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B: If you don't want it stolen, secure it properly. I don't put a $500 pistol in a $5 holster either.
A thief can't steal something he doesn't know or have reason to believe exists. The "Gray Man" concept applies here. Only the most determined thieves are going to go through the trouble of ransacking a random vehicle with no valuables in plain view or "flags" like gun stickers. The odds of being robbed decrease even more if that vehicle has an active security system.

If you want your sidearm to be theft-proof, why bother carrying at all? Just leave it at home in your "safe."
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Old 10-12-2015, 01:42 PM
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I generally do not leave a gun in the car. However, I wonder if there's correlation between theft and carry laws. I live in Arizona, and the only time I've ever had anything stolen out of a vehicle was when I left it unlocked with the windows down. It wasn't gun, it was a stereo. In Hawaii, where it is unlawful to carry a gun under any circumstances, the following sign is commonplace at public places such as parks and parking lots. "High theft area. Do not leave belongings in your vehicle." Actually, in Hawaii you can carry a gun between your home and a shooting range if it is unloaded and in the trunk of your car.
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Old 10-12-2015, 03:09 PM
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I have a center console vault in my Jeep and really like it. I fits in the console perfect and is bolted in from the inside. Don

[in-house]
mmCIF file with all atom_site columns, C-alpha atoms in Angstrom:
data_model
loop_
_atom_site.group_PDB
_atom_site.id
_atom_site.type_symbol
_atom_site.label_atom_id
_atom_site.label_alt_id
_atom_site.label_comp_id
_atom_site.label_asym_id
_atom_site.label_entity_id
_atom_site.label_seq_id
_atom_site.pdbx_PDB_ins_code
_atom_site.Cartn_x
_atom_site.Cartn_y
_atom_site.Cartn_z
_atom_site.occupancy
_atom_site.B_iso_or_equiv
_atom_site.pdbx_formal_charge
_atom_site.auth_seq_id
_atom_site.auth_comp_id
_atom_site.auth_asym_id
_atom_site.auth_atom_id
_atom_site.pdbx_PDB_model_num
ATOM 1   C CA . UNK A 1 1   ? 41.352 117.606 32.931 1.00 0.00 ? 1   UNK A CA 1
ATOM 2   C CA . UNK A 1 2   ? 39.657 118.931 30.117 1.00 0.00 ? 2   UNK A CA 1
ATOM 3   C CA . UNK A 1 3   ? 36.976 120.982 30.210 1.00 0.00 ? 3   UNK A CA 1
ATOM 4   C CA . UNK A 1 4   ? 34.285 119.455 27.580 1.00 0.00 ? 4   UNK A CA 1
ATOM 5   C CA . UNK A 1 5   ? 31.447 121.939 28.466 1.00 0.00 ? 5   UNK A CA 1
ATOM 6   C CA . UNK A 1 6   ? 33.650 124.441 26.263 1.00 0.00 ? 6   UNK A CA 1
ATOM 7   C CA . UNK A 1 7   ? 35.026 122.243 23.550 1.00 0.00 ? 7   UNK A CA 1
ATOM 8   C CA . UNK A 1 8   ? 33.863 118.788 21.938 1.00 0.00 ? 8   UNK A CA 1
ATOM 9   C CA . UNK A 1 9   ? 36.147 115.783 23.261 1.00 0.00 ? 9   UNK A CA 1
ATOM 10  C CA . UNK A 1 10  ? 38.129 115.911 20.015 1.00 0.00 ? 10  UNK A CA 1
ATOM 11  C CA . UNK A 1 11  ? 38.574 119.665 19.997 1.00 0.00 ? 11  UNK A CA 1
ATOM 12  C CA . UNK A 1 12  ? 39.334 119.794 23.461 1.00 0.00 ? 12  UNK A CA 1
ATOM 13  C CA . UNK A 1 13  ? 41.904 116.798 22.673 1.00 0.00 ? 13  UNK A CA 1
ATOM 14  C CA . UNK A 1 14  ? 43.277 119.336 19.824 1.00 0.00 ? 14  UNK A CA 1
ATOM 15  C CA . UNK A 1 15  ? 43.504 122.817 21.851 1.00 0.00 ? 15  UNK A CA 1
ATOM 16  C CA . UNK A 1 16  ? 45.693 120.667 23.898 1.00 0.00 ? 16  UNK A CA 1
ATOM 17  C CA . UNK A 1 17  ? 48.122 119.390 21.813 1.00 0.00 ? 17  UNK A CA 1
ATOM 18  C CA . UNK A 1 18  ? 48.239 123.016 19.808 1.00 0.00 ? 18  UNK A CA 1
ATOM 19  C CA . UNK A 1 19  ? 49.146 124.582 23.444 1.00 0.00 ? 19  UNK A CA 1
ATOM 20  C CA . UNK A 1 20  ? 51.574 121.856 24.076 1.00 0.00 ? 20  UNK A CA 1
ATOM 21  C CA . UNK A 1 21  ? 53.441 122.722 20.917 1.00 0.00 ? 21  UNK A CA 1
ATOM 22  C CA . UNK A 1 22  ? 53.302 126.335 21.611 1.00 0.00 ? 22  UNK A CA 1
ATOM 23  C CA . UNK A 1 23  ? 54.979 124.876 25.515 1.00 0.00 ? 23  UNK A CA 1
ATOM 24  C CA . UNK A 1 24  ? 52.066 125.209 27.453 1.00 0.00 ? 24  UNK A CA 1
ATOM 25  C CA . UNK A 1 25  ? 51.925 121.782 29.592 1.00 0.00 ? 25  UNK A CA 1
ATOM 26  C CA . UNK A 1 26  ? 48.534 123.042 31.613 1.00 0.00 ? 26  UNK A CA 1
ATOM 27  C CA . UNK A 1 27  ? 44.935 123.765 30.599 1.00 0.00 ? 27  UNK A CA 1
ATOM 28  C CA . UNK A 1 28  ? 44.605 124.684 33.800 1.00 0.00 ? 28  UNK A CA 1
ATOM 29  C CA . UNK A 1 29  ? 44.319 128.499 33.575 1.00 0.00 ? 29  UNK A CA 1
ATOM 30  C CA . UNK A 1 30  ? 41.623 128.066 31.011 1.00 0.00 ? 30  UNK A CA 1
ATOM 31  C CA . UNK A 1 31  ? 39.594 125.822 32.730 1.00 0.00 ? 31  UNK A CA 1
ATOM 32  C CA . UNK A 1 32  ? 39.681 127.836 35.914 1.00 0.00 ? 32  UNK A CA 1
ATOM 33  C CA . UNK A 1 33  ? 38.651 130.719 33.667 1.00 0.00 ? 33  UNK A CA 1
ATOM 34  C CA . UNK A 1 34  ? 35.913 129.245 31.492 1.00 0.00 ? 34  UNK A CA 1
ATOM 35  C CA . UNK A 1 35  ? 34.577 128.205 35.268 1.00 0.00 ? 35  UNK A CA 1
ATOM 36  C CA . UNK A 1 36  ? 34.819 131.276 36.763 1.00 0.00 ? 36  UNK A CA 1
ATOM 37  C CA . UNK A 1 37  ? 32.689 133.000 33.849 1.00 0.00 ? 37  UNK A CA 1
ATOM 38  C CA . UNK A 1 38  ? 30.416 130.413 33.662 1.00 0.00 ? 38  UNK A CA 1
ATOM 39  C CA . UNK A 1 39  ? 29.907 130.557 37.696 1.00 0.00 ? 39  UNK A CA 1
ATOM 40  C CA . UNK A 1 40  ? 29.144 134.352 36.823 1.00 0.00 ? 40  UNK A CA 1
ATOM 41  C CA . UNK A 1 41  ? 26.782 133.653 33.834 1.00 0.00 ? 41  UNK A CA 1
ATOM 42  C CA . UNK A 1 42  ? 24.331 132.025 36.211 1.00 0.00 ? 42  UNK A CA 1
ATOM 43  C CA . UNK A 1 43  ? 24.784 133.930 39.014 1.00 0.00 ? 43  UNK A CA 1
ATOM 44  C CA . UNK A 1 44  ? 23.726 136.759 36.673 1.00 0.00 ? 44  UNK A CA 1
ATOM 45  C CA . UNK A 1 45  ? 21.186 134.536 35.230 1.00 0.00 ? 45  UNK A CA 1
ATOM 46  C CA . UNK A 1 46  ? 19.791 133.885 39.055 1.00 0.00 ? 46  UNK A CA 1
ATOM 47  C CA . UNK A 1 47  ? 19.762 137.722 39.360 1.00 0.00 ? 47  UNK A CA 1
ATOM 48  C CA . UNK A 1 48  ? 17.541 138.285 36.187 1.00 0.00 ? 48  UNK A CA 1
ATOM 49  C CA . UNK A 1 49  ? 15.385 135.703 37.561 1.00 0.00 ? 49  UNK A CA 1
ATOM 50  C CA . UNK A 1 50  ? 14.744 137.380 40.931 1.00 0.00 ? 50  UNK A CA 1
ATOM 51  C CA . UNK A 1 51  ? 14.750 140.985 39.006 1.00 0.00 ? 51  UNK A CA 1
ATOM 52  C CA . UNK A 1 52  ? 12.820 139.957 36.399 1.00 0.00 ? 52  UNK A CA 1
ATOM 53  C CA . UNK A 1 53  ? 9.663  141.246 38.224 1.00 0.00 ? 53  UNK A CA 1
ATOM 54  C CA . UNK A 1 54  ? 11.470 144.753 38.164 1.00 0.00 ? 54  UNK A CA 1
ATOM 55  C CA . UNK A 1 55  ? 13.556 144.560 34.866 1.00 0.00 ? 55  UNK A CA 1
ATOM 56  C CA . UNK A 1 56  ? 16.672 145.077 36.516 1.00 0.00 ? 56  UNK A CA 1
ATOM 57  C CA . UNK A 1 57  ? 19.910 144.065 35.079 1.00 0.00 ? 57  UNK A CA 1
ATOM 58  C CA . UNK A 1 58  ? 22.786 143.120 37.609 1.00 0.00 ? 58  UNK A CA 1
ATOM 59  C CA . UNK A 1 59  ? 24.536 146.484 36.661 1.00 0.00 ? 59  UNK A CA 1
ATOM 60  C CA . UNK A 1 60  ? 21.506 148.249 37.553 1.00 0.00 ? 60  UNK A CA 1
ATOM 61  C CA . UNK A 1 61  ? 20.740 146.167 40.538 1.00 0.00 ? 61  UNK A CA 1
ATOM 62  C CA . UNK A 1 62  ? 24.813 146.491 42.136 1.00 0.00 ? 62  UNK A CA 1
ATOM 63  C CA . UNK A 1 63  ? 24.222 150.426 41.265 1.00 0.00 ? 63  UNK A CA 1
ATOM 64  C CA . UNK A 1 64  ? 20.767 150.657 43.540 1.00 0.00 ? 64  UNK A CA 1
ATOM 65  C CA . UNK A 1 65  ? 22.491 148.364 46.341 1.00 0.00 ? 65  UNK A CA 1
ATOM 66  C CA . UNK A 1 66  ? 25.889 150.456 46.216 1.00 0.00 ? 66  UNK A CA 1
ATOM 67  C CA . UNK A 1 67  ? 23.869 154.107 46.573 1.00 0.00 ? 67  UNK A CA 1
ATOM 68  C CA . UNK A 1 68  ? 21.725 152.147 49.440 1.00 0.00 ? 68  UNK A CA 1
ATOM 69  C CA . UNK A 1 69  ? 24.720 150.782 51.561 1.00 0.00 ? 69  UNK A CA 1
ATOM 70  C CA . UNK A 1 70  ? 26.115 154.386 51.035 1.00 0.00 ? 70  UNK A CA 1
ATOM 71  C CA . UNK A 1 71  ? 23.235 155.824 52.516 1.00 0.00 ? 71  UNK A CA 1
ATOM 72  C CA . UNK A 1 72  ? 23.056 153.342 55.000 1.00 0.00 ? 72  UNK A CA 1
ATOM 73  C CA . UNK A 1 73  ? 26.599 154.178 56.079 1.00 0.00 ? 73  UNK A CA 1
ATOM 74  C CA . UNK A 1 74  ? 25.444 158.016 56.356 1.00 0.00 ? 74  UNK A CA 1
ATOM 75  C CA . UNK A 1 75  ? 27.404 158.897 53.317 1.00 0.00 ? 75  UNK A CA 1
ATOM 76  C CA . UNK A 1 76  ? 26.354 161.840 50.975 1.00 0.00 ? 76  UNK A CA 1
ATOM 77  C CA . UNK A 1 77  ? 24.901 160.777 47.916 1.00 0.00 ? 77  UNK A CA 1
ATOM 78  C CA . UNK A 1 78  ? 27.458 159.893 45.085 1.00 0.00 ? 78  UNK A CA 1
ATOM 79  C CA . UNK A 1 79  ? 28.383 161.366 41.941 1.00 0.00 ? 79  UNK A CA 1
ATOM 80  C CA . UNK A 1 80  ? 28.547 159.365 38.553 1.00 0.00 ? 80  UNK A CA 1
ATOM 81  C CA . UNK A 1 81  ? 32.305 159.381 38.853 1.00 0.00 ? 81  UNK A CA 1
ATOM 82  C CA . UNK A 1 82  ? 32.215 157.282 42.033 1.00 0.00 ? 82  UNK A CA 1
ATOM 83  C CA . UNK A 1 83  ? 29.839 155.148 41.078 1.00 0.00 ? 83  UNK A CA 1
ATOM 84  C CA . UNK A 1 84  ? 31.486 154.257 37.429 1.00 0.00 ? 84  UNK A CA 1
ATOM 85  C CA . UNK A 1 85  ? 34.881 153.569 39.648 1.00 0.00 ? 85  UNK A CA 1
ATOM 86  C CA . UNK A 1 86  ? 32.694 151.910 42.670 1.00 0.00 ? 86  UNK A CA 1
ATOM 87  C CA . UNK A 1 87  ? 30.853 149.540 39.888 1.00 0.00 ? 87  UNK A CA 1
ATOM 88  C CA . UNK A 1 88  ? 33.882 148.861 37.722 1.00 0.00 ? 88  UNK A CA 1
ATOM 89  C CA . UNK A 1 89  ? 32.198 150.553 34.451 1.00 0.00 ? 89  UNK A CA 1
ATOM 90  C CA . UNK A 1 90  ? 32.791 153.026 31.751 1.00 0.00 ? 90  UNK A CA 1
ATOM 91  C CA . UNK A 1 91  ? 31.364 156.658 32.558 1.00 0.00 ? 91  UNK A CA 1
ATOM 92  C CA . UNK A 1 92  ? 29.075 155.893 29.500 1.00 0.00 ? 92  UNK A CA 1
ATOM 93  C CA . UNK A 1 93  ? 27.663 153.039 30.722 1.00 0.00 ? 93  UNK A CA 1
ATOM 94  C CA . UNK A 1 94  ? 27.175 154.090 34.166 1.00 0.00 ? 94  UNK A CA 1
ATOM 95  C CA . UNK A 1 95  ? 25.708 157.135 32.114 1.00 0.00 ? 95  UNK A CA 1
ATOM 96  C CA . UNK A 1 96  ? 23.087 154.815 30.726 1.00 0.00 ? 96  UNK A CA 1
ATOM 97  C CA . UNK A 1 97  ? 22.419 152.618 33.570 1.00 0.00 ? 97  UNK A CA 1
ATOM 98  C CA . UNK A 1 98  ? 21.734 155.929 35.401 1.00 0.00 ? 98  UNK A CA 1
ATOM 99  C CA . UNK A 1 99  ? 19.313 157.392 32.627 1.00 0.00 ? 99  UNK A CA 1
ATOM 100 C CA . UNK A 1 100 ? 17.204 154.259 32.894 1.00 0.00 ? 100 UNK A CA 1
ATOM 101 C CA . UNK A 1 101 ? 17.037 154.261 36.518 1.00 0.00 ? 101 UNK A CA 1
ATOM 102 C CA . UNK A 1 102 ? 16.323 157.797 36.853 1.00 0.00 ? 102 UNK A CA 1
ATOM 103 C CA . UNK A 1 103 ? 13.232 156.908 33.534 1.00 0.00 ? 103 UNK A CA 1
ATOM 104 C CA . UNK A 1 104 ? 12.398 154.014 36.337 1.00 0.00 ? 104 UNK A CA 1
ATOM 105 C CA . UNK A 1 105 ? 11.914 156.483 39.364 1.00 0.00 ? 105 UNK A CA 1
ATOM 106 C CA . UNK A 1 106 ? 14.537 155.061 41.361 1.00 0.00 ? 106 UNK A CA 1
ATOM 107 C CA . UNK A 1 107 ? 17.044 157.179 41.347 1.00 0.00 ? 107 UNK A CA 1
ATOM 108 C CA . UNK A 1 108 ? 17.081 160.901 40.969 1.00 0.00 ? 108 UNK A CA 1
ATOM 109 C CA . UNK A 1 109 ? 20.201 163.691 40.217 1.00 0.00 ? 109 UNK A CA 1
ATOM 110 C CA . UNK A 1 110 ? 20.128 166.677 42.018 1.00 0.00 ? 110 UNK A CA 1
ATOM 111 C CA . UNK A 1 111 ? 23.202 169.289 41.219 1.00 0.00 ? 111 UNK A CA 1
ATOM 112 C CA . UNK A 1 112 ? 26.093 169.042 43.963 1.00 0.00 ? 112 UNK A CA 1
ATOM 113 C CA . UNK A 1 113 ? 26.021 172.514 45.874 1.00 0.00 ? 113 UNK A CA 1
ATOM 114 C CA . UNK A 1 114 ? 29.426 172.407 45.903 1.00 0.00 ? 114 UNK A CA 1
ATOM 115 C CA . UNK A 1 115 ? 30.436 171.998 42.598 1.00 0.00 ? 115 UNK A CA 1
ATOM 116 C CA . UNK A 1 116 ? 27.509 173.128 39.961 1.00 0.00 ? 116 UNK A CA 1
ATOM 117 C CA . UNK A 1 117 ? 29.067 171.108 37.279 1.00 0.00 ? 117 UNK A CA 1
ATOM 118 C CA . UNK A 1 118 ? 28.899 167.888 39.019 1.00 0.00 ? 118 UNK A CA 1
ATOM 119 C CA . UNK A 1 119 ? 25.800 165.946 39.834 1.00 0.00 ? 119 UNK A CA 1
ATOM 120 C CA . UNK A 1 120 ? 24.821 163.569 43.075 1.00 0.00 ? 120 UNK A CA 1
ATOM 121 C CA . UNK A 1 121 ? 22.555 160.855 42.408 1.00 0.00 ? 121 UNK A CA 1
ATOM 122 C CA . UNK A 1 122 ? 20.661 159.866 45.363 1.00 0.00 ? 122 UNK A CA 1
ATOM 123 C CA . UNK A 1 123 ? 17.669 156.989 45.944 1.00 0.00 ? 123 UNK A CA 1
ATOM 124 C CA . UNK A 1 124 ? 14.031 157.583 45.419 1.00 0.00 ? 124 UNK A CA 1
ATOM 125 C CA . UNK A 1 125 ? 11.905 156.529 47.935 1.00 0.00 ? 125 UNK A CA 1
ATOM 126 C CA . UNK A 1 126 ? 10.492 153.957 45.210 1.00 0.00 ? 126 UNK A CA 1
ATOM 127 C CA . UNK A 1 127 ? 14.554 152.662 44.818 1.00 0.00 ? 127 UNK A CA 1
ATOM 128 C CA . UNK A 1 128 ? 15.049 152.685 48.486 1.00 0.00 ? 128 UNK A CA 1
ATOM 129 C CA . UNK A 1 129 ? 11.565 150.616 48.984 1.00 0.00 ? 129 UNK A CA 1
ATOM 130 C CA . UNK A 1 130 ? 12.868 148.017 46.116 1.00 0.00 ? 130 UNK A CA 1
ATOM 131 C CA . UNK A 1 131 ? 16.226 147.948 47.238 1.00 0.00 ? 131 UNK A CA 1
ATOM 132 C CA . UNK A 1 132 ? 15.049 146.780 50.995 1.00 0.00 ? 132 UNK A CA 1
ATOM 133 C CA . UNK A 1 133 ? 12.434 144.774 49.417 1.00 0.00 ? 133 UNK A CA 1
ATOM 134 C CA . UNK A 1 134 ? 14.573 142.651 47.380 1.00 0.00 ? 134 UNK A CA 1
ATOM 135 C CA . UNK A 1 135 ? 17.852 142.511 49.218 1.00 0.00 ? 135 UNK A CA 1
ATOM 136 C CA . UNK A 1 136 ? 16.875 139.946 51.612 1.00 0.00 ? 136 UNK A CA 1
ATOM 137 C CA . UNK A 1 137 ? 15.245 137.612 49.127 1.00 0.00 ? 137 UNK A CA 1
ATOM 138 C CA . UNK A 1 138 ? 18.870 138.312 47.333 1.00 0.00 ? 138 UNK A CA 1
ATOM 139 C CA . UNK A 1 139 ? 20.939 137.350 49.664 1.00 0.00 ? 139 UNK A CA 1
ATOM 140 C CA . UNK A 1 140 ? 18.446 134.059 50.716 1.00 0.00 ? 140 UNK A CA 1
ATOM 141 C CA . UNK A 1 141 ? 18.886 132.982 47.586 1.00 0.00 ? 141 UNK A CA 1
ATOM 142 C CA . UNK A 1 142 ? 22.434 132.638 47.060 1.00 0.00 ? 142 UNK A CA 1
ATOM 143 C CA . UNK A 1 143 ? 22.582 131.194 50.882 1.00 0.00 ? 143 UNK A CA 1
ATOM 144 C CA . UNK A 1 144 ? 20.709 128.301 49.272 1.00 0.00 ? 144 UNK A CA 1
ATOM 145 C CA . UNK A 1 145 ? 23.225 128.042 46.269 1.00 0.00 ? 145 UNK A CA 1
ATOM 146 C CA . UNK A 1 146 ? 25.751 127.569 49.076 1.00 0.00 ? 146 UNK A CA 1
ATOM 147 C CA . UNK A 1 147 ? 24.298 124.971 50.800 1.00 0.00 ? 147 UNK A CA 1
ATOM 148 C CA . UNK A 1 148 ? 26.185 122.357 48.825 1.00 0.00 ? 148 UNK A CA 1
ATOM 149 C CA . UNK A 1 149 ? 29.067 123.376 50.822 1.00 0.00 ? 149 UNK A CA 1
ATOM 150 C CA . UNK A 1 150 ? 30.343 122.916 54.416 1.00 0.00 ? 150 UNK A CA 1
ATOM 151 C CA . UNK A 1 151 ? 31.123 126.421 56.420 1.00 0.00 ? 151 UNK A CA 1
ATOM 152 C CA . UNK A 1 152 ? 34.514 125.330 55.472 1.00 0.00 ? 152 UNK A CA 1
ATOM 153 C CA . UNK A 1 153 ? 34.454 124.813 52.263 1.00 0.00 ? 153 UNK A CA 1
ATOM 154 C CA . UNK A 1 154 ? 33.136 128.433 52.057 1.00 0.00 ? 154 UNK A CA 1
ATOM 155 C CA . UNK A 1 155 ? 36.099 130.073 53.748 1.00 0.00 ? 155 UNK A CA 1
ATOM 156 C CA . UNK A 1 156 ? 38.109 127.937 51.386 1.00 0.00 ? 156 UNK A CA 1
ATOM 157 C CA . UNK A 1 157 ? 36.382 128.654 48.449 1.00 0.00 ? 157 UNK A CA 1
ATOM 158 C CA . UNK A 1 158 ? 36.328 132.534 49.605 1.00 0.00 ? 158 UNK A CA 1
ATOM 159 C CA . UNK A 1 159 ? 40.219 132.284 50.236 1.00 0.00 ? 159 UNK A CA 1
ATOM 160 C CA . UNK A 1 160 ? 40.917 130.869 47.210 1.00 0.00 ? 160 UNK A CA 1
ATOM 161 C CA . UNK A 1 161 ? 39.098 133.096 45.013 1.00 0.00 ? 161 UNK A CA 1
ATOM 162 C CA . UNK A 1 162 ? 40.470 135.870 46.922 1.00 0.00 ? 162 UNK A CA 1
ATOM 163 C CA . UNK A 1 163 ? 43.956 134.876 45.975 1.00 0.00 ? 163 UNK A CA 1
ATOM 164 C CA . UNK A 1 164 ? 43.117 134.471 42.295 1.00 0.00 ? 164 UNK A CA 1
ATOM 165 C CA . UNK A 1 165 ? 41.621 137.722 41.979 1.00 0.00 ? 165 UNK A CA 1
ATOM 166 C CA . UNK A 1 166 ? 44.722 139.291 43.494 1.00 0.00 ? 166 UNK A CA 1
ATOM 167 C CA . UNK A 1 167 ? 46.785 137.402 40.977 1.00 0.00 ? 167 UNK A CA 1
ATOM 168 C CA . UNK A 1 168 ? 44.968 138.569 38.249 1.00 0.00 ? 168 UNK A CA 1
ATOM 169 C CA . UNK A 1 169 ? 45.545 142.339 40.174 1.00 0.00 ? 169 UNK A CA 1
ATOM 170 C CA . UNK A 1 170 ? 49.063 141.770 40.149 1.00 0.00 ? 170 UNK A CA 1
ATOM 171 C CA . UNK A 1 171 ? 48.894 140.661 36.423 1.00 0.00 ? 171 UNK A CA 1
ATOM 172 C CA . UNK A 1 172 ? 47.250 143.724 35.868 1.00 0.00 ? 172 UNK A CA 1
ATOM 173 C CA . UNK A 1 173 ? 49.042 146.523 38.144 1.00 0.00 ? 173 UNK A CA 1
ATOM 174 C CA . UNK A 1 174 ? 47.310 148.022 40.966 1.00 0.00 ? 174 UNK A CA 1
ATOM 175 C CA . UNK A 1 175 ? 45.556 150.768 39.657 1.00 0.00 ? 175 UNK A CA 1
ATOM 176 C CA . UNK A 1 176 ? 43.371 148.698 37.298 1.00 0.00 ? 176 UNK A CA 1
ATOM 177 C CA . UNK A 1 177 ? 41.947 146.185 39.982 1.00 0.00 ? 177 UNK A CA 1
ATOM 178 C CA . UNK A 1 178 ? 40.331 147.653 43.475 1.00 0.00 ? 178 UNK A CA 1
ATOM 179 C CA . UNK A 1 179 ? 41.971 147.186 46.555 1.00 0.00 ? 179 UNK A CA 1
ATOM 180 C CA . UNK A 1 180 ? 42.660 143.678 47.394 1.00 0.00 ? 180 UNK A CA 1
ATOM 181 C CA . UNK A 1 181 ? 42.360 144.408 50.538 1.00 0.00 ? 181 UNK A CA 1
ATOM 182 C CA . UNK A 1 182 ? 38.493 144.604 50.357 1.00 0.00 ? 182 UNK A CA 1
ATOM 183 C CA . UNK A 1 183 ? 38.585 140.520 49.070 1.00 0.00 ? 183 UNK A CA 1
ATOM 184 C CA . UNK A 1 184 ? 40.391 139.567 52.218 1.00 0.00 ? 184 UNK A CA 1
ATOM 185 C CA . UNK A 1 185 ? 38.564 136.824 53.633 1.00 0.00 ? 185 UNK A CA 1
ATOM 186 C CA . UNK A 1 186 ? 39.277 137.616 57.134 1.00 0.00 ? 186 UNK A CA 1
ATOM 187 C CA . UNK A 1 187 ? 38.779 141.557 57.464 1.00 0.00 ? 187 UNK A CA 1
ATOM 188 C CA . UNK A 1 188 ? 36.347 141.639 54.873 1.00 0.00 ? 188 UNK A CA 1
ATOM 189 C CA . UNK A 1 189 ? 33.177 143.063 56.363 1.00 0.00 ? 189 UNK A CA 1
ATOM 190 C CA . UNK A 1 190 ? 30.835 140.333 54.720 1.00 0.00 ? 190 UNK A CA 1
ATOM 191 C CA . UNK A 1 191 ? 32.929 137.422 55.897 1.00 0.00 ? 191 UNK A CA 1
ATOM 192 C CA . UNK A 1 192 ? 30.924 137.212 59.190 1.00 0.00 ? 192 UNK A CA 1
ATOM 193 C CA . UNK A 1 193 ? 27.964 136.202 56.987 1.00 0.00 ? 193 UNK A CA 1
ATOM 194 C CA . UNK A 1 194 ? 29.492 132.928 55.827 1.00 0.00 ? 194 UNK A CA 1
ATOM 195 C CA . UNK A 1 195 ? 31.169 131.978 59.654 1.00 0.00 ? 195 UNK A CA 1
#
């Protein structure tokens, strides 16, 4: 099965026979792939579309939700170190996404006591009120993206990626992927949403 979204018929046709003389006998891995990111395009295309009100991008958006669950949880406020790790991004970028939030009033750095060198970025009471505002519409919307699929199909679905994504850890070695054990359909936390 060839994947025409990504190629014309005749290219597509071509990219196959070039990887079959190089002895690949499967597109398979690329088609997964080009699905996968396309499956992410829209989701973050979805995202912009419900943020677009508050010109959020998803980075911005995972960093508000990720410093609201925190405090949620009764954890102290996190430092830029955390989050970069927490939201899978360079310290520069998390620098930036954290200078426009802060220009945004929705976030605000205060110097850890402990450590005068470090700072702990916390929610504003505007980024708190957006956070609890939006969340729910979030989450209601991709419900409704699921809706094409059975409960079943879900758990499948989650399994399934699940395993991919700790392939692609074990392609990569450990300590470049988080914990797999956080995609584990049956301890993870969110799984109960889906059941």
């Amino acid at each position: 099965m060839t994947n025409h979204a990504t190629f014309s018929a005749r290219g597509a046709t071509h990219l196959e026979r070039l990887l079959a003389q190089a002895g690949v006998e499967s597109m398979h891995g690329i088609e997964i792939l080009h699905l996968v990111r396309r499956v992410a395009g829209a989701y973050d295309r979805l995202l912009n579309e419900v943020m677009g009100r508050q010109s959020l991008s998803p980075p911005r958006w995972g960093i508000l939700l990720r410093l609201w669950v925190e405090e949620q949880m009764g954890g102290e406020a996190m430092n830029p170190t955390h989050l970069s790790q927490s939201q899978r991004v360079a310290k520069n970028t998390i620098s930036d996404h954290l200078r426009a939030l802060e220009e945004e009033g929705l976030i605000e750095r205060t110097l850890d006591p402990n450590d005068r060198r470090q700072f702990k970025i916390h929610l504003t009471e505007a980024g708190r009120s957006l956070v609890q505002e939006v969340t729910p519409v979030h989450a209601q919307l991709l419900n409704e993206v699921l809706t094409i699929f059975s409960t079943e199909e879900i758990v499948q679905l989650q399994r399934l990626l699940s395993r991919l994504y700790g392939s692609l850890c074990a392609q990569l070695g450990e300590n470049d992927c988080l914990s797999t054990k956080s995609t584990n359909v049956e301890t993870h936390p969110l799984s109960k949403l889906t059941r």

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Old 10-12-2015, 08:55 PM
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Glock 19 has been in the glovebox of my truck for the past 15 years... a great many vehicles in this neck of the woods have guns in em. It's just not something folks fret much about.

In Tennessee, no carry permit is required to keep a loaded handgun in the vehicle. Obviously, that means leaving the gun in the car because it's illegal to carry it without a permit.

As posted earlier, keep valuables out of sight and lock your car.
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Old 10-13-2015, 10:53 AM
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Just FYI, here's a link to a story on the shootings referenced by the OP. Three "drifters" have been arrested and charged.

Note that the firearm was stolen from "a lock box inside an unlocked civilian vehicle."

Alleged drifter killers charged, face possible death penalty in Marin County
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Old 10-13-2015, 11:09 AM
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Just FYI, here's a link to a story on the shootings referenced by the OP. Three "drifters" have been arrested and charged.

Note that the firearm was stolen from "a lock box inside an unlocked civilian vehicle."

Alleged drifter killers charged, face possible death penalty in Marin County